Seems a generic title, and it is. I grant you that right now. But there’s a point to the mundanity which we’ll get to right now: I spent this particular morning at Ottawa City Hall, watching the presentations to and deliberations of the city’s Transit Planning Committee.
From Photos

At issue this particular morning was the matter of a new policy begun this budgetary year at OC Transpo with the result being that if you want a student-priced bus pass, you’d better be age 27 or under or you might as well forget it.

From Photos

Yes, I know: students don’t always start post-secondary education at 18, and they don’t always finish with a degree or diploma or certificate in hand before they hit 27.

Well, there were fifteen presentations from assorted interest groups and individual citizens at this meeting on that particular subject. To the last man and woman, with their own specific concerns in play, they all had variants of the same reply to this policy: you forget it. We can’t afford this. The city can’t afford this. The country and the planet cannot afford this.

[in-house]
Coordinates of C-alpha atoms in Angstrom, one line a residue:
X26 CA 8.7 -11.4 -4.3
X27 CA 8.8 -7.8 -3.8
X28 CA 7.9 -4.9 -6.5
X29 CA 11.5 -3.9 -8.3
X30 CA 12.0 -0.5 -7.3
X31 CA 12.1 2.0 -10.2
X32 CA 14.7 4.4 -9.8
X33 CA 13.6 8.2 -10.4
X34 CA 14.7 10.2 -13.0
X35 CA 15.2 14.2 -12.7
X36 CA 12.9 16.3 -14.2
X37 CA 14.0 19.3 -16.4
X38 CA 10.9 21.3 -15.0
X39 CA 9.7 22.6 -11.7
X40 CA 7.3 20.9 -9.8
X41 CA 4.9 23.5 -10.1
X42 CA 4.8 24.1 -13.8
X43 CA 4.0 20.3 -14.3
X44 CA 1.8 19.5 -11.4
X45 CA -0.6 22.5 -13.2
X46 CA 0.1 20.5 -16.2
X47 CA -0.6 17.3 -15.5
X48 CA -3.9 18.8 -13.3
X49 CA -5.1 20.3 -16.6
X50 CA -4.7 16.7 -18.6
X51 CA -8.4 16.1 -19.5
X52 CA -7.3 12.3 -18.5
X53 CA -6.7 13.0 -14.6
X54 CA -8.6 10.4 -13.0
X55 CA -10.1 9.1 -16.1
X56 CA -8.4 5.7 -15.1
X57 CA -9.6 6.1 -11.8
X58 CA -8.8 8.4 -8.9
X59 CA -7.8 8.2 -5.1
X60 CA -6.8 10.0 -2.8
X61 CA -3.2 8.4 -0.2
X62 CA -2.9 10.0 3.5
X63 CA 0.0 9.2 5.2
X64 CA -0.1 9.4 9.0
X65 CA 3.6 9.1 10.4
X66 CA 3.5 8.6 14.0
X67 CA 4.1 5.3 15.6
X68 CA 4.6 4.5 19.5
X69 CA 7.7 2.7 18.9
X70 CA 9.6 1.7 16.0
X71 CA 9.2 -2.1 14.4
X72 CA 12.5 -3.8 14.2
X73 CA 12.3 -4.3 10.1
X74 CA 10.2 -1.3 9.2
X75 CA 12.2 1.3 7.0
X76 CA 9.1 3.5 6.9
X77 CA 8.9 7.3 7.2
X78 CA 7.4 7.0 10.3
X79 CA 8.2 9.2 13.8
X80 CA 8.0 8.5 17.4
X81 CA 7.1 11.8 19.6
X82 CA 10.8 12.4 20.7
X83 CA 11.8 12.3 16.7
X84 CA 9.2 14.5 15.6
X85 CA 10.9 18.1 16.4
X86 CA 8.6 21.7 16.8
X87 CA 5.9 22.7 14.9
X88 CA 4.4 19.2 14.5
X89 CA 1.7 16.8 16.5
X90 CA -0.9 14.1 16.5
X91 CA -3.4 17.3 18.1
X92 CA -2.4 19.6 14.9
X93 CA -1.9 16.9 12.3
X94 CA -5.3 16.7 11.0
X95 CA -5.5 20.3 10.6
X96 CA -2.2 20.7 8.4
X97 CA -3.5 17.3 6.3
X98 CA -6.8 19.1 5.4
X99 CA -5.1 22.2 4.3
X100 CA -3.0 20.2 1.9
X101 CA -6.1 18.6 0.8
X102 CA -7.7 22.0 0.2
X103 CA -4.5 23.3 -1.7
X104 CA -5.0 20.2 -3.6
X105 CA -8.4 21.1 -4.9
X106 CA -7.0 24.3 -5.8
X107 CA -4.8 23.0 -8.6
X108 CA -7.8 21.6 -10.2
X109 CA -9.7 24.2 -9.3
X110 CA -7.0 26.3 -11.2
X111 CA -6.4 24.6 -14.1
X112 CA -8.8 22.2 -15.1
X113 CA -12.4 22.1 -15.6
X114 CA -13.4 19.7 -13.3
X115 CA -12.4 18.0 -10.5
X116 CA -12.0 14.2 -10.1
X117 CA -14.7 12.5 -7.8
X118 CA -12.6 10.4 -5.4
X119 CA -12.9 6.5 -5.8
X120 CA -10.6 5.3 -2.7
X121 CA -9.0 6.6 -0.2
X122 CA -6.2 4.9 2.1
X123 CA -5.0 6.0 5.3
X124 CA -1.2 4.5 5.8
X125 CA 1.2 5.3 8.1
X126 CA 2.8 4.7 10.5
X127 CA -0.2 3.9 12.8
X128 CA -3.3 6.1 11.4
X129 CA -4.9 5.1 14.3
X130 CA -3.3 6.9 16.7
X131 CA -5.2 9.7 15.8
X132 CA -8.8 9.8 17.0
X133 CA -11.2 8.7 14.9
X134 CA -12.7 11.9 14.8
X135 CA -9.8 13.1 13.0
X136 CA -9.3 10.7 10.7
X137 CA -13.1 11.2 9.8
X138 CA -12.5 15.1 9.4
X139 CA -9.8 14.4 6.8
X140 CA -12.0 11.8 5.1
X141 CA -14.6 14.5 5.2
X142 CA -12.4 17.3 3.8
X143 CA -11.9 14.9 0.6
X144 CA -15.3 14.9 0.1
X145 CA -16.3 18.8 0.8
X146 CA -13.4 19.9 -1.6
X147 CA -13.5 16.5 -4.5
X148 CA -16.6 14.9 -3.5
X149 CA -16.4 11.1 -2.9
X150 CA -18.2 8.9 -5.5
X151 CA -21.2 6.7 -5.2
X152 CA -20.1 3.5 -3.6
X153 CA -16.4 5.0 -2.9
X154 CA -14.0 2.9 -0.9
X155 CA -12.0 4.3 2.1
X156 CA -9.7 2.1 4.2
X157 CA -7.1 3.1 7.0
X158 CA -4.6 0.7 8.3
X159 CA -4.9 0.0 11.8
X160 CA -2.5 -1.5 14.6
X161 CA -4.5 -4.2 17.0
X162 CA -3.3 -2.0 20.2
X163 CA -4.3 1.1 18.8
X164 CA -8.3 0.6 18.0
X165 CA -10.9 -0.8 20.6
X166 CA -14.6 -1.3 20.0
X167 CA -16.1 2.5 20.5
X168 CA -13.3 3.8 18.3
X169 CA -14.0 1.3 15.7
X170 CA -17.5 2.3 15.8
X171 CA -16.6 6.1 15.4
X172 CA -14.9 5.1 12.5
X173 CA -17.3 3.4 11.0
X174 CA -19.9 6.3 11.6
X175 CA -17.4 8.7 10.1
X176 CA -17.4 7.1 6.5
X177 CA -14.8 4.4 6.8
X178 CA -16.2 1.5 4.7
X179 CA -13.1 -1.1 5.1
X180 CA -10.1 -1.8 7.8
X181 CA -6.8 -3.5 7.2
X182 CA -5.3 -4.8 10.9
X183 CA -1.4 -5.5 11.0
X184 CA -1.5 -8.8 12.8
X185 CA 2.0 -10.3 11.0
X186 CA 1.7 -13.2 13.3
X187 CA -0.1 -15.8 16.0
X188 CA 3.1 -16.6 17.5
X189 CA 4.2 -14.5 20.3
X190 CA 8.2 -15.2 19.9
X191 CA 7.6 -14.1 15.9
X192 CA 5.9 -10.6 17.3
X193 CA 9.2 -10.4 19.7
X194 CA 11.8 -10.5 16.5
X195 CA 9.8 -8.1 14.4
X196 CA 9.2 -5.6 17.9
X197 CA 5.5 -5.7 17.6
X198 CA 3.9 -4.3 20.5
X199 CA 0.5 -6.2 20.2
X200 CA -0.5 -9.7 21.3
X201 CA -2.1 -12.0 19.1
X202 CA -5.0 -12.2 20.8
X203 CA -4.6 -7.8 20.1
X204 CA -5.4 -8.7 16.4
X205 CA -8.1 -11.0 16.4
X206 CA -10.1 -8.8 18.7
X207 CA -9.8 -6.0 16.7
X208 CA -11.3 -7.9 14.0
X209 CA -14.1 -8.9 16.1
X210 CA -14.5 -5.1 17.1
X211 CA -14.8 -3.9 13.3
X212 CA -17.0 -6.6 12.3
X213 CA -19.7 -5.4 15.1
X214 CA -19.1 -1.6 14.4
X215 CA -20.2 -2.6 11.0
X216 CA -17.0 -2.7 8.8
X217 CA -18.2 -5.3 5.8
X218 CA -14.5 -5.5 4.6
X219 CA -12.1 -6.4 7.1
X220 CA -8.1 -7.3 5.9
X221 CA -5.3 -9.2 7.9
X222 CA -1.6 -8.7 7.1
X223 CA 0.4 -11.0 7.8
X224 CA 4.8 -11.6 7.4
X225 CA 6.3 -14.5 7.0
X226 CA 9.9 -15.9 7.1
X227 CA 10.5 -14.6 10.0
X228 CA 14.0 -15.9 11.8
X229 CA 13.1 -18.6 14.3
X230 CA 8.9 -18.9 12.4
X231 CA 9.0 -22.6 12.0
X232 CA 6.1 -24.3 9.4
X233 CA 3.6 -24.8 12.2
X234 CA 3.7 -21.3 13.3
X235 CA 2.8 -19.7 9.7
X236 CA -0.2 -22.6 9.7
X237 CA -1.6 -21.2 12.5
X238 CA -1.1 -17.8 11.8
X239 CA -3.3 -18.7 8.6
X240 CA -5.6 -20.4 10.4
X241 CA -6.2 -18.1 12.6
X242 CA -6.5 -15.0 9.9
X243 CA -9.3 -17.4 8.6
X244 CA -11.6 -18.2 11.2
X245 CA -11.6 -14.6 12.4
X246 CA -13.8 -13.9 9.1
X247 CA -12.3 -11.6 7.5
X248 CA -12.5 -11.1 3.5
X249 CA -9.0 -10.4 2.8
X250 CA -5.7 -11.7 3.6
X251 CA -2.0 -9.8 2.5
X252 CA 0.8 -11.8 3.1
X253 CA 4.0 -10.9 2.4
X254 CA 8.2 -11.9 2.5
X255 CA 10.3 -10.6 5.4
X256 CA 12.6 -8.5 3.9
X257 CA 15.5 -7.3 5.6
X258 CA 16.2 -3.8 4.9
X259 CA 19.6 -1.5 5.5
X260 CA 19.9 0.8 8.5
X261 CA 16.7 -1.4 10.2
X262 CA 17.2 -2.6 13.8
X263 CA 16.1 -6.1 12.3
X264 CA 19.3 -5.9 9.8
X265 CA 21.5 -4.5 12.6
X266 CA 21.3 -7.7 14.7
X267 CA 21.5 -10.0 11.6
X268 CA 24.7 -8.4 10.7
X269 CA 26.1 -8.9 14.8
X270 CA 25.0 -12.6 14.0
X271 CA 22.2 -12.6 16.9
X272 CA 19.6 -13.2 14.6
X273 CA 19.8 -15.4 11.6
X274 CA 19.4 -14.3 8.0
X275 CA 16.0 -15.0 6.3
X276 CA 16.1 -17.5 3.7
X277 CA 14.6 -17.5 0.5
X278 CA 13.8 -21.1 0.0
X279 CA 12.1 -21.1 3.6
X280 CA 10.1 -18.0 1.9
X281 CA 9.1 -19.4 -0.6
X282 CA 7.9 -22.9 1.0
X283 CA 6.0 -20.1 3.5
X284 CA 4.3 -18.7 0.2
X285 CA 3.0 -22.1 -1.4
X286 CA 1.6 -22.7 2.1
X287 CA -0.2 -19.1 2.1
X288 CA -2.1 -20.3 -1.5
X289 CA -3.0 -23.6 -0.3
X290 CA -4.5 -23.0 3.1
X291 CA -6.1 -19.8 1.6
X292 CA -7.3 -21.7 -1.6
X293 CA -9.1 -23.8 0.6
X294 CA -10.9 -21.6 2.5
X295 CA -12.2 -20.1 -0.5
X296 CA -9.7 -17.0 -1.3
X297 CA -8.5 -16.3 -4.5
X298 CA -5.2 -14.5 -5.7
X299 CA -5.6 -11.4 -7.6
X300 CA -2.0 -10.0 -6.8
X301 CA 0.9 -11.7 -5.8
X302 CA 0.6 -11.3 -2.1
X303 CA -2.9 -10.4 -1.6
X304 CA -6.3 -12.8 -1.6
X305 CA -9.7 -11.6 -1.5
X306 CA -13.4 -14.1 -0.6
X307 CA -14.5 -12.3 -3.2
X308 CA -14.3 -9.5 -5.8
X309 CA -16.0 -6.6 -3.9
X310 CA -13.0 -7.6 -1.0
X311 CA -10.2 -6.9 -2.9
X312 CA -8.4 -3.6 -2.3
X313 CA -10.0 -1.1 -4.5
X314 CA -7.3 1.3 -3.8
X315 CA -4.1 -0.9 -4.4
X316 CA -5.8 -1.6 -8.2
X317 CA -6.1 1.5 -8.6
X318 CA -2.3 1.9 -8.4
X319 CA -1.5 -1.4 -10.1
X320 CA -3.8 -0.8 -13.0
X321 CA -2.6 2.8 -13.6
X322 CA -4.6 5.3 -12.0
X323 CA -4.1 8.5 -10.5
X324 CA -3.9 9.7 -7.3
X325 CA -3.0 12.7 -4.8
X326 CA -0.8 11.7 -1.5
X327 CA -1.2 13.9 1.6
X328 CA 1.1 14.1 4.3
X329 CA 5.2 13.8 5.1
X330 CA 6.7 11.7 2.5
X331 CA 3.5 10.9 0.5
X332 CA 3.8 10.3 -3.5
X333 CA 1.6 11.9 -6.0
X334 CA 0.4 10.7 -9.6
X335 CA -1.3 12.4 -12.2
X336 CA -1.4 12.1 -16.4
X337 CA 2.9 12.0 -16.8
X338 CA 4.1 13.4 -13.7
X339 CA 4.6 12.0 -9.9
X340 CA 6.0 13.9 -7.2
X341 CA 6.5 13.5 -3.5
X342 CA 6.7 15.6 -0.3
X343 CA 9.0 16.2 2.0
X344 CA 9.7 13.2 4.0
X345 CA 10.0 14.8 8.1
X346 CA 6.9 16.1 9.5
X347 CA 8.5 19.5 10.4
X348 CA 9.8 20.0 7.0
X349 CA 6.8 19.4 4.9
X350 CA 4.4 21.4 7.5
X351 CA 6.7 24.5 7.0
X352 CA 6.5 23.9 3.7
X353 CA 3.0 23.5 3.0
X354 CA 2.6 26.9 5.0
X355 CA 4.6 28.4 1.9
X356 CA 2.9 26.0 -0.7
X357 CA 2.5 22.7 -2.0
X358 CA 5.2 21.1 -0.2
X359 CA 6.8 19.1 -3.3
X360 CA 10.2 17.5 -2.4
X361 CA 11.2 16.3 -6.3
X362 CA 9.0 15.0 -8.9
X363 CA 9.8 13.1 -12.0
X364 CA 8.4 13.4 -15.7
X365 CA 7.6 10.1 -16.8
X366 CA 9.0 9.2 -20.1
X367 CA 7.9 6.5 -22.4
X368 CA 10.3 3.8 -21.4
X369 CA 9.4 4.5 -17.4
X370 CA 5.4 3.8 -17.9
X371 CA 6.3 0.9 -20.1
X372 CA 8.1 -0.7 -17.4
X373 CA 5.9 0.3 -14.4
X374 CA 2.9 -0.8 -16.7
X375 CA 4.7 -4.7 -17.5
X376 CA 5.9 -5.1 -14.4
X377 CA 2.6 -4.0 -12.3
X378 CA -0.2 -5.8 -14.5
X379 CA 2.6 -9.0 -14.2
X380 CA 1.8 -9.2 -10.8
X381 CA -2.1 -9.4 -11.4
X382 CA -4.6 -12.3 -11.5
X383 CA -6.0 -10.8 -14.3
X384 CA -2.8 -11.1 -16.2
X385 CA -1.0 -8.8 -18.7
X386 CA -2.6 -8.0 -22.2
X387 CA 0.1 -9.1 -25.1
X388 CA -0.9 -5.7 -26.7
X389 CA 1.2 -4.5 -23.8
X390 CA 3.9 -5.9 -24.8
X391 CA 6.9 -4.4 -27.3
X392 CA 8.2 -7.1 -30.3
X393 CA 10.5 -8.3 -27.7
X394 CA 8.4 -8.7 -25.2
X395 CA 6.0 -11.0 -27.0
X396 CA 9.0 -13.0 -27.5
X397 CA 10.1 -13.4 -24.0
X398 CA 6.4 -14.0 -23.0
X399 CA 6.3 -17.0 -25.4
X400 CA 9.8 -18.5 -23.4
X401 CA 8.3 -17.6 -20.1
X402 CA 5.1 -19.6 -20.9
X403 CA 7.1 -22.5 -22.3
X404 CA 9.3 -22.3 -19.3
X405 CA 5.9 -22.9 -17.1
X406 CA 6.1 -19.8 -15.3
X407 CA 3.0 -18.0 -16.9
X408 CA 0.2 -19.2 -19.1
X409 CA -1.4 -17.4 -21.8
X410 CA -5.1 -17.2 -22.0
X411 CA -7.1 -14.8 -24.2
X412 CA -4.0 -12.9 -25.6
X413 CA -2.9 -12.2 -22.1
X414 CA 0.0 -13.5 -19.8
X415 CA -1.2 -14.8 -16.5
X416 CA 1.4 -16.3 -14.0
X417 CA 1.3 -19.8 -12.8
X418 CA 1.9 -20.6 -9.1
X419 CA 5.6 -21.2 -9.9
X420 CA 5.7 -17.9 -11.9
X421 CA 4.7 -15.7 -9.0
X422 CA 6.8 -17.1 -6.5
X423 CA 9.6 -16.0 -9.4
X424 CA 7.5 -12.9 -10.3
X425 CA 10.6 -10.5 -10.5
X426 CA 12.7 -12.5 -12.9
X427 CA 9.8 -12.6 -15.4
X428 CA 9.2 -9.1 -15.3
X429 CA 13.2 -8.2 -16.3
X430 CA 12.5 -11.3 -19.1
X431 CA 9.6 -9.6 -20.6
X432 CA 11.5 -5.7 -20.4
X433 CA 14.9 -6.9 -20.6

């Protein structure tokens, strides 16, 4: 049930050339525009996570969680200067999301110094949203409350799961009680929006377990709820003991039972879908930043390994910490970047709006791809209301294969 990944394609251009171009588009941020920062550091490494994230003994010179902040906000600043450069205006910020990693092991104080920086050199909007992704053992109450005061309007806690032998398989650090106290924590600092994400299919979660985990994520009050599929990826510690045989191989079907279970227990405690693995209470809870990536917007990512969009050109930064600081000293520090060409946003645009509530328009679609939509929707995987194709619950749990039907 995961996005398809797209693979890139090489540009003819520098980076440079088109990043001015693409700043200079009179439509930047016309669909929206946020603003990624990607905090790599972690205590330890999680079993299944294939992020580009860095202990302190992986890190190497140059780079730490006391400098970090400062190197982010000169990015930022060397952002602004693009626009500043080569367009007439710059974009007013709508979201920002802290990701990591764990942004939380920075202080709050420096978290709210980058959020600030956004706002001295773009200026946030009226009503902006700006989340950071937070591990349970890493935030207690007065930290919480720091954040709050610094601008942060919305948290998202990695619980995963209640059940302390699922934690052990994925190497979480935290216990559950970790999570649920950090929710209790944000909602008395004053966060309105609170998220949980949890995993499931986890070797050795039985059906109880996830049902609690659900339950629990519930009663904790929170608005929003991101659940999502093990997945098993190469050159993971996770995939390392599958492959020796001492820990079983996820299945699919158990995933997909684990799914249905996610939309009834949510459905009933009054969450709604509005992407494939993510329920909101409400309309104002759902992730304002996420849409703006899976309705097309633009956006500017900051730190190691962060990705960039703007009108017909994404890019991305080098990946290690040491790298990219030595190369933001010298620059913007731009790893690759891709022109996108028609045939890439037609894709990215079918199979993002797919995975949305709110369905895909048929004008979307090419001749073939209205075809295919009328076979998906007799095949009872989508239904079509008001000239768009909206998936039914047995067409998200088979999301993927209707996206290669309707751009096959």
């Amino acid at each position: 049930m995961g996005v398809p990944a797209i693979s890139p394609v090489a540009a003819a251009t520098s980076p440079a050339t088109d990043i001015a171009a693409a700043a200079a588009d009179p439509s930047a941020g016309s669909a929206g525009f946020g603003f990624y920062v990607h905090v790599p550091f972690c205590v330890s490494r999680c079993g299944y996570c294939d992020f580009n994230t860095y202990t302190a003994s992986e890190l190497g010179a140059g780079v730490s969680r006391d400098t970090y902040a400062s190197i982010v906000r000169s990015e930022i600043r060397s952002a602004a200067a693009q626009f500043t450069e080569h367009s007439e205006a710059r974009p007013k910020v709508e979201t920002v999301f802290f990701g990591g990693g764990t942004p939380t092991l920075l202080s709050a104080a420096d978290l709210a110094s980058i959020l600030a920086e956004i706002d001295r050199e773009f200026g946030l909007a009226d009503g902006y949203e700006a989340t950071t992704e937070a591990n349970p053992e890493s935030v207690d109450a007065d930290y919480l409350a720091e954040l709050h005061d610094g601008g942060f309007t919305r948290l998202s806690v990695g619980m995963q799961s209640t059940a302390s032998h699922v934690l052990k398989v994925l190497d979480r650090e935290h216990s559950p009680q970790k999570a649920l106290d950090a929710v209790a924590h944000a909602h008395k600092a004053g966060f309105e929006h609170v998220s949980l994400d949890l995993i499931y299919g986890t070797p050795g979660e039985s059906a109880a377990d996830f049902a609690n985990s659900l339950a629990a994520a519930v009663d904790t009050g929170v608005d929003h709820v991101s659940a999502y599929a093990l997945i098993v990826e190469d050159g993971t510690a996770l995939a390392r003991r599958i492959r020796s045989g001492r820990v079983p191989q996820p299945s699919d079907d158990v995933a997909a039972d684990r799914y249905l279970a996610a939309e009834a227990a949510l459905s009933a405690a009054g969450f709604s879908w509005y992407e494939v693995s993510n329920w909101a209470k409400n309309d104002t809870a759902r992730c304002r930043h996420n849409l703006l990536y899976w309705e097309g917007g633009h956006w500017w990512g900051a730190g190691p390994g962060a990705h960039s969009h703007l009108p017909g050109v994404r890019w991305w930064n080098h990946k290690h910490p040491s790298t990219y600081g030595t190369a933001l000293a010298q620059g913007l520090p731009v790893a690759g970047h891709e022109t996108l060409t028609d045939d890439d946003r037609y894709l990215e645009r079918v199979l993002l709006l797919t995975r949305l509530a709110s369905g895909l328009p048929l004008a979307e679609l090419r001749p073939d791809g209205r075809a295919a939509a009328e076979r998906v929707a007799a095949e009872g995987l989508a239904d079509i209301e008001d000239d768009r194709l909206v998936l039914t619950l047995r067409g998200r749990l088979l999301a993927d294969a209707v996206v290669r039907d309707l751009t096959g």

For assorted reasons - budgetary for the individual students and their families, legal and budgetary(for different reasons) for the city, environmental(and possibly other aspects as well) for the nation and planet - they were all of them absolutely right to say this to City Hall in my eyes.

To their credit, with some caveats to varying degrees, the city transit committee agreed with that logic and they’ll be passing along that recommendation to the full city council. Which is where the crunch comes in. The transit committee is made up presently of eight of some thirty-plus councillors from across the city. The student pass recommendation needs at least another ten councillors onside, preferably from the core, suburban and rural wards.
From Photos